27 Just. Sys. J. 105 (2006)
Weighing Judicial Conduct against Free Speech: Mississippi Commission on Judicial Performance v. Wilkerson

handle is hein.journals/jusj27 and id is 131 raw text is: LEGAL NoTEs

Weighing Judicial Conduct Against Free Speech: Mississippi
Commission on Judicial Performance v. Wilkerson
n late March 2002, a Mississippi County justice named Connie Glen Wilkerson
wrote a letter to a local weekly newspaper, the George County Times, decrying
recent legislation in California that extended various legal protections to gay and les-
bian partners. In the letter, the judge wrote that based upon his Christian beliefs and
biblical principles not only was such legislation wrong, but also that homosexuals
belonged in mental institutions. The letter provided the judge's home address and
telephone number, but it was signed Bro. Connie G. Wilkerson and provided no
reference to his capacity as a judge.
A little more than a week later, a radio network reporter interviewed the judge
and asked him to discuss the letter. During the interview, the judge referred to homo-
sexuality as an illness and stated that he signed the letter as a red blooded
American, you know, Christian man. The Christian people need to take a stand as
well as anybody else, you know.
In response to the letter and interview, Lambda Legal, an organization that
works to establish and increase the rights of gays and lesbians, filed a complaint with
the Mississippi Commission on Judicial Performance alleging violations of the
Canons of Judicial Conduct. After a hearing, the commission charged the judge with
willful misconduct in office prejudicial to the administration of justice which brings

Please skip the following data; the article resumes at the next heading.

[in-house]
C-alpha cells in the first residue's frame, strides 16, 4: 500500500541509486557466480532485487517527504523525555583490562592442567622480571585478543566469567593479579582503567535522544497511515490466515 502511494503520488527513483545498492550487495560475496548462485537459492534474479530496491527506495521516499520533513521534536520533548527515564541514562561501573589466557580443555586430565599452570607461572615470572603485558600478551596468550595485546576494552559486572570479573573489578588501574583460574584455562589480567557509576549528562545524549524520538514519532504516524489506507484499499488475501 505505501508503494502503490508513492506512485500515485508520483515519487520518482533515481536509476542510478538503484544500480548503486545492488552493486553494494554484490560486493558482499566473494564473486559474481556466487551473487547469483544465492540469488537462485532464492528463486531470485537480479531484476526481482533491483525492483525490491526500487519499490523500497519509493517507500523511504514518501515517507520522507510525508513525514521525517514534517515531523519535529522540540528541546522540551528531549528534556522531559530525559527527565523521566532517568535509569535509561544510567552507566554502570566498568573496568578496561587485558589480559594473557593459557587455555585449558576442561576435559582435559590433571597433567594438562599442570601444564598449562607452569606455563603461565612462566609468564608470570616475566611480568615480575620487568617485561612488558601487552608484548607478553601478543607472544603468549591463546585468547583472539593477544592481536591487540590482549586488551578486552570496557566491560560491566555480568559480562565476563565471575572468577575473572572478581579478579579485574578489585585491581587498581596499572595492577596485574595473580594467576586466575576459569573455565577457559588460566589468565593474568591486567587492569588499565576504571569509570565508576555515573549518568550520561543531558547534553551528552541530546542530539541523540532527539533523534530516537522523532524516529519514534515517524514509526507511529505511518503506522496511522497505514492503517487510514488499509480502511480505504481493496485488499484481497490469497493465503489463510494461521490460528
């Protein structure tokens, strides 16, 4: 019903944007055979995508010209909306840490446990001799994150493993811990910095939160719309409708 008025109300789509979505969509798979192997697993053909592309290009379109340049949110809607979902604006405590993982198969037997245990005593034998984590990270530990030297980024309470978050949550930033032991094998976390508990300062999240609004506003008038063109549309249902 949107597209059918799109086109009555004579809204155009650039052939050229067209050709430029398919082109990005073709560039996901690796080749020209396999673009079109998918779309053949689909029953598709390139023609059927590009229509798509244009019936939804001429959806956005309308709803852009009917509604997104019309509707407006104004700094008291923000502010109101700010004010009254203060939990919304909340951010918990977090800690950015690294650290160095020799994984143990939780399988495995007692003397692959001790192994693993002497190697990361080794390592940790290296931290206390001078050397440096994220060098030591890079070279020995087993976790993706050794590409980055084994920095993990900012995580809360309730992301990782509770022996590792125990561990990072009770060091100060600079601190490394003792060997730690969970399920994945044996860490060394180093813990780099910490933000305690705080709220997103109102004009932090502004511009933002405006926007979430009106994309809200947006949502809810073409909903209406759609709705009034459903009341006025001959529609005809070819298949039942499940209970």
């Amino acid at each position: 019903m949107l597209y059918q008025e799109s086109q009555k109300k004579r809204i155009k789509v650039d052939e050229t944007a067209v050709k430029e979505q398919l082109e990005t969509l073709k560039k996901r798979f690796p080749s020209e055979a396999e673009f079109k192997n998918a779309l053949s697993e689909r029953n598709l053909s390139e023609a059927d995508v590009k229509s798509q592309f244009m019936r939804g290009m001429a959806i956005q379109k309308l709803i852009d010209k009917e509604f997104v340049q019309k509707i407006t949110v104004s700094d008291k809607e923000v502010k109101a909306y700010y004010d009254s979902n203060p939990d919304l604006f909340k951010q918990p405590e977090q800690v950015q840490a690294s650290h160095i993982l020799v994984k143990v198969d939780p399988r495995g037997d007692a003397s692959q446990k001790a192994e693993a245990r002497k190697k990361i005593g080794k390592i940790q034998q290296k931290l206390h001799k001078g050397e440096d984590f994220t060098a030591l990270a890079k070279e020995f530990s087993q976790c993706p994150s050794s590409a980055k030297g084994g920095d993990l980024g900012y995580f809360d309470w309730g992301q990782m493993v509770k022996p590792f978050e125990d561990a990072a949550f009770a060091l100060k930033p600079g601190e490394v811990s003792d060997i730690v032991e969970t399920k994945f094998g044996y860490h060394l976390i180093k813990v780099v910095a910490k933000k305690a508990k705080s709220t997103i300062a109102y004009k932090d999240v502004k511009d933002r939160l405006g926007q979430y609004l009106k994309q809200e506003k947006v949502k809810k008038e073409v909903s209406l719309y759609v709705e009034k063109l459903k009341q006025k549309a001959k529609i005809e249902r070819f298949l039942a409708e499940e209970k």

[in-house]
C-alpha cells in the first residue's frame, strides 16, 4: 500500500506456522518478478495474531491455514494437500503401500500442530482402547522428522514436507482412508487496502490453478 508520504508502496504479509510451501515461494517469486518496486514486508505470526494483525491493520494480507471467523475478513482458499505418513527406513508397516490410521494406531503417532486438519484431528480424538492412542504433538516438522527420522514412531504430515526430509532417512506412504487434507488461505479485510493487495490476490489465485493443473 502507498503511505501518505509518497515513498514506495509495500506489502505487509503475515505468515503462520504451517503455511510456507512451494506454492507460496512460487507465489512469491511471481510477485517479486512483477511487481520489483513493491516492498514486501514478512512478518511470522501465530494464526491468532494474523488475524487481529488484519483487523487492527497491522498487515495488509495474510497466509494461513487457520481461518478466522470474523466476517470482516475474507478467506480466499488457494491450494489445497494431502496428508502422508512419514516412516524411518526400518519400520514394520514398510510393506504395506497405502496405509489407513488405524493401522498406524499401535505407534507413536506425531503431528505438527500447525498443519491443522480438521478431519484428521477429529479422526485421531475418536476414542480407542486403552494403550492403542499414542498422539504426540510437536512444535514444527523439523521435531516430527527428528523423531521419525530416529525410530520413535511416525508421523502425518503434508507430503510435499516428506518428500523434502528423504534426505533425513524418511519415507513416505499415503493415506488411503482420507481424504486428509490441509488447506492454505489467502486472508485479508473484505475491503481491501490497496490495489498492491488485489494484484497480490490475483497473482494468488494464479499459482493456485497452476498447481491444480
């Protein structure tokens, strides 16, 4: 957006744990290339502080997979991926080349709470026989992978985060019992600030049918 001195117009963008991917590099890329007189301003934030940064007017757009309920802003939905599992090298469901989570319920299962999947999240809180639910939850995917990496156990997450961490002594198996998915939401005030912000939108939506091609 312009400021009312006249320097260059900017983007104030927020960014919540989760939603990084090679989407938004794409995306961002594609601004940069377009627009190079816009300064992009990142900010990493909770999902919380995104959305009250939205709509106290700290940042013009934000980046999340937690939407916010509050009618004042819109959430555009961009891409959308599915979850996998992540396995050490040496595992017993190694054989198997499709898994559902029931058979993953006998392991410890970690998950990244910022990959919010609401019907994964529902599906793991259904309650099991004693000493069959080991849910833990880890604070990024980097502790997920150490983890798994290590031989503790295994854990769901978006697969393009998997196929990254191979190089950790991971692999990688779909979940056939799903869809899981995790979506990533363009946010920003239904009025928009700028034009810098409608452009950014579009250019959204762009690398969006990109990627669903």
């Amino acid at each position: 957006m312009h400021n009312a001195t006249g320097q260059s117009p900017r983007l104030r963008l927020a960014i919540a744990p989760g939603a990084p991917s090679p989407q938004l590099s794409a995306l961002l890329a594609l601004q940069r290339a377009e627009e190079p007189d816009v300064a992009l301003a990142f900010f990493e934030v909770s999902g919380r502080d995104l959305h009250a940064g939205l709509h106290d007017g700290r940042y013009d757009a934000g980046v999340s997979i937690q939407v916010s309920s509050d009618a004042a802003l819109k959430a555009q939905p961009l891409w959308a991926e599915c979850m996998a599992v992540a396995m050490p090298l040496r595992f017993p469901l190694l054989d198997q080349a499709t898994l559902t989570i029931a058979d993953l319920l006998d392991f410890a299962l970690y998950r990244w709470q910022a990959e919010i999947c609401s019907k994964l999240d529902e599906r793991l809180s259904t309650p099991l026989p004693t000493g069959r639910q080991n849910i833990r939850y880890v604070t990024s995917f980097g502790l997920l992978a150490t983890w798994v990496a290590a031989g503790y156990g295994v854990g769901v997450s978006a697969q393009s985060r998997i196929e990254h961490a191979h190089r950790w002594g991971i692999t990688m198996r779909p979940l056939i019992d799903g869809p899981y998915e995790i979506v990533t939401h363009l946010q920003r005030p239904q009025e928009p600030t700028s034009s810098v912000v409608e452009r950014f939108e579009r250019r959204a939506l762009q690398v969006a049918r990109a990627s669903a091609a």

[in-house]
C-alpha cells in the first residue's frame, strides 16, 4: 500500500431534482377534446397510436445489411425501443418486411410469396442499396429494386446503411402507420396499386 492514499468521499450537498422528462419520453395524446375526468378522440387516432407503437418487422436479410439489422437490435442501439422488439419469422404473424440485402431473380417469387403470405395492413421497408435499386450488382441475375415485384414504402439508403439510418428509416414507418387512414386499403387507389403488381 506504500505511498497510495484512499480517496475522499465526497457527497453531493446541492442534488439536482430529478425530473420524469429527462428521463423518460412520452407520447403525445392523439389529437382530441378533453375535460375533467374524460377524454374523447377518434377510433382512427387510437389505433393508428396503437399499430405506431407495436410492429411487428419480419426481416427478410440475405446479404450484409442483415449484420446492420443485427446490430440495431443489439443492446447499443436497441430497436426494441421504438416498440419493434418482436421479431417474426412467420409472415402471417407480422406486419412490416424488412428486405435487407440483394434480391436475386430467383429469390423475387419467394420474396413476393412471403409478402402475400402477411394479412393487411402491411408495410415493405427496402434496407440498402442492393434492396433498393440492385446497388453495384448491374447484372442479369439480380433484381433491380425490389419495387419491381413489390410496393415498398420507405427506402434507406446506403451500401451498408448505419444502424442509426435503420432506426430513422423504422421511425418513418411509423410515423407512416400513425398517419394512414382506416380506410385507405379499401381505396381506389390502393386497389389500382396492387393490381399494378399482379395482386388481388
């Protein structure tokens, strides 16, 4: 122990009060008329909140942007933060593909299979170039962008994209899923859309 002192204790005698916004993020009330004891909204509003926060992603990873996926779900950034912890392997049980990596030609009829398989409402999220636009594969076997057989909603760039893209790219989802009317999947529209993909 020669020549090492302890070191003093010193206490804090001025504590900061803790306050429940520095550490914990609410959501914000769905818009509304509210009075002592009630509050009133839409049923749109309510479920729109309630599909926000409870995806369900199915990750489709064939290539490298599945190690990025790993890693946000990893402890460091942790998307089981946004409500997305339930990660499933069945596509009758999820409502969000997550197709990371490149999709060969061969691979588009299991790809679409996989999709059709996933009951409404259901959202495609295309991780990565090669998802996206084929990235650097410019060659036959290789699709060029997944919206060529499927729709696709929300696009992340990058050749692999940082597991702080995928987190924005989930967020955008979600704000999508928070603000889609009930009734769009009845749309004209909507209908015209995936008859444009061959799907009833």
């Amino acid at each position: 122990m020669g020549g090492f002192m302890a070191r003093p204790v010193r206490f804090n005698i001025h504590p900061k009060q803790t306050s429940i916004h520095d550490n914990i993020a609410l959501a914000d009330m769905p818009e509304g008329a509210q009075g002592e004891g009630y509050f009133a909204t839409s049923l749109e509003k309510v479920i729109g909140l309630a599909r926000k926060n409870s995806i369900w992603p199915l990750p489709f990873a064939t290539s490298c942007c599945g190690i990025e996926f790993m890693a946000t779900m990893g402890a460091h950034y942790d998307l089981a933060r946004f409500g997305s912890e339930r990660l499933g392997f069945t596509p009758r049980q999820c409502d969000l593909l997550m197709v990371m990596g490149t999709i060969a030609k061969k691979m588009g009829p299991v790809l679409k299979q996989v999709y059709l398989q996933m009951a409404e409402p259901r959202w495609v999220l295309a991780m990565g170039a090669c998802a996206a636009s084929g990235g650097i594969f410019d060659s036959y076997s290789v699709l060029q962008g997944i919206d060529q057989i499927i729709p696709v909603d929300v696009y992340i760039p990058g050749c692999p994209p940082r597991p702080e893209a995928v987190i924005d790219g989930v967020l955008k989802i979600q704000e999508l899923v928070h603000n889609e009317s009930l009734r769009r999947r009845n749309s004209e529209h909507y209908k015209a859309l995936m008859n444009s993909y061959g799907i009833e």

the office into disrepute, the breach of various canons because of the letter, and the
violations of these canons because of the interview.
The defense of Judge Wilkerson, and the sole issue before the Mississippi
Supreme Court, was whether the First Amendment protects the judge's letter and
statements. In a divided opinion, the court upheld the First Amendment right of
Judge Wilkerson to write such a letter and to make such statements. The court then
dismissed the complaint with prejudice. 876 So.2d 1006 (Miss., 2004).
The court noted that the Canons of Judicial Conduct are a necessary and criti-
cal part of the judicial system, but that these canons cannot infringe upon First
Amendment rights such as political speech and religious speech. The court acknowl-
edged the right of government to restrict speech, but there must be a very good rea-
son to do so, and depending upon the type of speech, the burden increases on the gov-
ernment to justify its restrictions.
The court then proceeded to analyze constitutionally permissible restrictions on
speech and the standards necessary to allow governmental restrictions, showing, for
example, that commercial speech restrictions require government to show a substan-
tial interest, which is less difficult to meet than the compelling state interest
required to justify restrictions on political/public-issue speech and on religious speech.
In the majority's own words, It is hardly debatable that the extension of certain

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